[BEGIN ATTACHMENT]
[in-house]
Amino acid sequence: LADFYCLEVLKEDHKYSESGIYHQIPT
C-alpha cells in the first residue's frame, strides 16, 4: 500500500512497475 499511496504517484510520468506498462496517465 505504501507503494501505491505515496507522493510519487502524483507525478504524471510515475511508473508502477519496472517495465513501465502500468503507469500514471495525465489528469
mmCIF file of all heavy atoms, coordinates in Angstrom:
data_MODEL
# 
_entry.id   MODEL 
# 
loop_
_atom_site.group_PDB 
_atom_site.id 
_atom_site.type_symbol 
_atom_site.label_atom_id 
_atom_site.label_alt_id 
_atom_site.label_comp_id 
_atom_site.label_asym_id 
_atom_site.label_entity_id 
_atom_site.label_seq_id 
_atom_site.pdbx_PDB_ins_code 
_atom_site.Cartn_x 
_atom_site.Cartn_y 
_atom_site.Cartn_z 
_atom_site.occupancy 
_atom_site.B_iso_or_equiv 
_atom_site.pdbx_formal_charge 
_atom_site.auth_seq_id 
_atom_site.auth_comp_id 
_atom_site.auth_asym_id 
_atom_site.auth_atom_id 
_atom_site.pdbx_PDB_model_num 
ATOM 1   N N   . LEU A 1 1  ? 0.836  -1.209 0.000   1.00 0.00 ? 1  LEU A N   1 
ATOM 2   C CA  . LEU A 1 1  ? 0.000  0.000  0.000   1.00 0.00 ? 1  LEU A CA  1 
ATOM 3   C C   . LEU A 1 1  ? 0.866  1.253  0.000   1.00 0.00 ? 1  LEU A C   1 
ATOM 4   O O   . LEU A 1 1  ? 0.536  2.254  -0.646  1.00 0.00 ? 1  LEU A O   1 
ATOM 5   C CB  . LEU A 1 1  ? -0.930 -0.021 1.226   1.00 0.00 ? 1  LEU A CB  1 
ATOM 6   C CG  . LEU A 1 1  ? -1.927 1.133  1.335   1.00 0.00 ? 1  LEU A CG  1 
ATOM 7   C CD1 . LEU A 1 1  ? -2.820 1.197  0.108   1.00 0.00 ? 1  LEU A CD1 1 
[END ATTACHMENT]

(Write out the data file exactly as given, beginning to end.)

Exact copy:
[in-house]
Amino acid sequence: LADFYCLEVLKEDHKYSESGIYHQIPT
C-alpha cells in the first residue's frame, strides 16, 4: 500500500512497475 499511496504517484510520468506498462496517465 505504501507503494501505491505515496507522493510519487502524483507525478504524471510515475511508473508502477519496472517495465513501465502500468503507469500514471495525465489528469
mmCIF file of all heavy atoms, coordinates in Angstrom:
data_MODEL
# 
_entry.id   MODEL 
# 
loop_
_atom_site.group_PDB 
_atom_site.id 
_atom_site.type_symbol 
_atom_site.label_atom_id 
_atom_site.label_alt_id 
_atom_site.label_comp_id 
_atom_site.label_asym_id 
_atom_site.label_entity_id 
_atom_site.label_seq_id 
_atom_site.pdbx_PDB_ins_code 
_atom_site.Cartn_x 
_atom_site.Cartn_y 
_atom_site.Cartn_z 
_atom_site.occupancy 
_atom_site.B_iso_or_equiv 
_atom_site.pdbx_formal_charge 
_atom_site.auth_seq_id 
_atom_site.auth_comp_id 
_atom_site.auth_asym_id 
_atom_site.auth_atom_id 
_atom_site.pdbx_PDB_model_num 
ATOM 1   N N   . LEU A 1 1  ? 0.836  -1.209 0.000   1.00 0.00 ? 1  LEU A N   1 
ATOM 2   C CA  . LEU A 1 1  ? 0.000  0.000  0.000   1.00 0.00 ? 1  LEU A CA  1 
ATOM 3   C C   . LEU A 1 1  ? 0.866  1.253  0.000   1.00 0.00 ? 1  LEU A C   1 
ATOM 4   O O   . LEU A 1 1  ? 0.536  2.254  -0.646  1.00 0.00 ? 1  LEU A O   1 
ATOM 5   C CB  . LEU A 1 1  ? -0.930 -0.021 1.226   1.00 0.00 ? 1  LEU A CB  1 
ATOM 6   C CG  . LEU A 1 1  ? -1.927 1.133  1.335   1.00 0.00 ? 1  LEU A CG  1 
ATOM 7   C CD1 . LEU A 1 1  ? -2.820 1.197  0.108   1.00 0.00 ? 1  LEU A CD1 1 